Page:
With the Book of Exodus we encounter the people of Israel — not individuals like the Patriarchs, unique if not lonely in their faith, but an entire community, a nation. Throughout the rest of the Pentateuch, the dominant figure is Moses, who in today's Torah portion is charged with taking his people from slavery to G‑d's service.

G‑d's first revelation to Moses was at the burning bush. "An angel of G‑d appeared to him in a flame of fire from a thorn-bush; the thorn-bush was burning with fire but was not consumed." The details of this revelation are an intriguing and inexhaustible source of interpretations. There is obviously a symbolic besides a literal significance to the account.

G‑d does not reveal Himself to the arrogant, the self-styled importantThe thorn-bush is a lowly, inconspicuous plant, and it was chosen rather than the impressive cedar for the revelation. In terms of the individual, G‑d does not reveal Himself to the arrogant, the self-styled important. And this arrogance is not necessarily the extreme and repulsive kind. It can seem quite innocent and still be fatal to the spirit. It is complacency, a serene feeling of contentedness with what one is, the assurance that one has done his duty by G‑d and can with equanimity await an appropriate and generous reward from a grateful Creator.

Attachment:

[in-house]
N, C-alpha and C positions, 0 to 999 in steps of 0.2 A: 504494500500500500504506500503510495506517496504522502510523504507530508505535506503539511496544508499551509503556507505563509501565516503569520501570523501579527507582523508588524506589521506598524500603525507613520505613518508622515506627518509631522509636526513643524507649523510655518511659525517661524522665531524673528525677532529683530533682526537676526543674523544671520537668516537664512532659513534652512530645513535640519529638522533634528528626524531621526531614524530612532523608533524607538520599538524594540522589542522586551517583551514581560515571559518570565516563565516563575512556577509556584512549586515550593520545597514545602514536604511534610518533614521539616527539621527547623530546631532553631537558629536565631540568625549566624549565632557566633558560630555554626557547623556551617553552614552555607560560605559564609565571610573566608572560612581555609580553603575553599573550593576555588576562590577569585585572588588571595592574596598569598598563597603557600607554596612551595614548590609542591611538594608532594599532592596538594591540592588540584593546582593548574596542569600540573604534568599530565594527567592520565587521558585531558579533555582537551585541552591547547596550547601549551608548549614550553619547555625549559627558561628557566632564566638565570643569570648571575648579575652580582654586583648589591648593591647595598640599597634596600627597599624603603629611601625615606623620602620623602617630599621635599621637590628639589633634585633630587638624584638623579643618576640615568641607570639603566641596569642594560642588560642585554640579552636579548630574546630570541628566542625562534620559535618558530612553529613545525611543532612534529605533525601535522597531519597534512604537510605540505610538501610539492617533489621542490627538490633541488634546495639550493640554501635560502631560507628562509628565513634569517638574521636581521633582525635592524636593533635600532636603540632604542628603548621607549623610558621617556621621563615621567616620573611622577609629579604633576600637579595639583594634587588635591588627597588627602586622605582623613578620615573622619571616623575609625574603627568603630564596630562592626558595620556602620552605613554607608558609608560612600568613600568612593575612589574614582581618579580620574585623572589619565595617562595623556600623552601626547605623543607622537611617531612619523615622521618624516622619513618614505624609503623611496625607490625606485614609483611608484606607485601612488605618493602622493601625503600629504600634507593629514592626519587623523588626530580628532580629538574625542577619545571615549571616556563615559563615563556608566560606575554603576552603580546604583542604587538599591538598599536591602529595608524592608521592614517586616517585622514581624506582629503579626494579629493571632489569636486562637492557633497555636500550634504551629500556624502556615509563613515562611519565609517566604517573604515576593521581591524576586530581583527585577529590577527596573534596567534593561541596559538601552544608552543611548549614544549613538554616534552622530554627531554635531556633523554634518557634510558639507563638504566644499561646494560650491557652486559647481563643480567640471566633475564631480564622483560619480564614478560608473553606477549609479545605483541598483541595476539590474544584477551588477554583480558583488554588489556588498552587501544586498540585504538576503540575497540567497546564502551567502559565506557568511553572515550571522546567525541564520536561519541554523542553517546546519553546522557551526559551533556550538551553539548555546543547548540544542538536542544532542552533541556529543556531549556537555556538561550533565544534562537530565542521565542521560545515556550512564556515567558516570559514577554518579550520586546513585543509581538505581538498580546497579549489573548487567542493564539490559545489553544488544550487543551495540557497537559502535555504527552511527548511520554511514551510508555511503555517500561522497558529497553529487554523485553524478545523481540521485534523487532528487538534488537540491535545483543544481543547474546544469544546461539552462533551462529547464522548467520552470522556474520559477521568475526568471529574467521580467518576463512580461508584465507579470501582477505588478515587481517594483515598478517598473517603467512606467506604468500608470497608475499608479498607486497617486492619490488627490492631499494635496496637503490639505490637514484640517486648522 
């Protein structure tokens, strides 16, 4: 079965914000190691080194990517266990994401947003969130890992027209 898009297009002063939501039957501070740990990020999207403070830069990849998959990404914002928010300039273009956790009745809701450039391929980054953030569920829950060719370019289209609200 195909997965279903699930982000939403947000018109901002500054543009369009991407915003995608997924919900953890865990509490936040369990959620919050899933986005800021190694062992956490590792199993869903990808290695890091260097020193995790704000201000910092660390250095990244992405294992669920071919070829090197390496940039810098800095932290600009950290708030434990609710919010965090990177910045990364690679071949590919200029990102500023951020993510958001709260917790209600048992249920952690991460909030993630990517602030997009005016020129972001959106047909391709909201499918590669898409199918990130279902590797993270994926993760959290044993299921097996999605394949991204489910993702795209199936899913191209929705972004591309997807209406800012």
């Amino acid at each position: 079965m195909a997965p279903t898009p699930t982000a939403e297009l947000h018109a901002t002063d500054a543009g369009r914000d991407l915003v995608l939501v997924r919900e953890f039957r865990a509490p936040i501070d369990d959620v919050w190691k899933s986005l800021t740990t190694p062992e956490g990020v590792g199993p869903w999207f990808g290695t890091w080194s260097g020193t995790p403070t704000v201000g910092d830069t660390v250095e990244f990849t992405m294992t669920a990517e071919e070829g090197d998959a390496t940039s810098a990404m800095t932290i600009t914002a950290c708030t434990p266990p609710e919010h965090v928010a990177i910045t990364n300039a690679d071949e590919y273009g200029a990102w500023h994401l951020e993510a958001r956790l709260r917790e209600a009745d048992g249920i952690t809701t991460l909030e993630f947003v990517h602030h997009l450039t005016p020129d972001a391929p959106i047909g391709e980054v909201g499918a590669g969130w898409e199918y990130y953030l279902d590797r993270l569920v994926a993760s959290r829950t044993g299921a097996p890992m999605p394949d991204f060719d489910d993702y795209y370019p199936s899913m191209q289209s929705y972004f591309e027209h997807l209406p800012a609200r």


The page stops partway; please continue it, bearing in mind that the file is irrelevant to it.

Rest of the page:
"I must turn aside (from here to approach there)," says Moses when he sees the burning bush.1 For one to deserve and appreciate a revelation, a feeling of G‑dliness, a taste of what religion and faith can really be — for this the requisite is discontent, a turning, an urge to growth, a dissatisfaction with one's spiritual status quo.

This might be a definition of humility — awareness that one has not achieved what he can, that the unachieved overshadows the accomplished.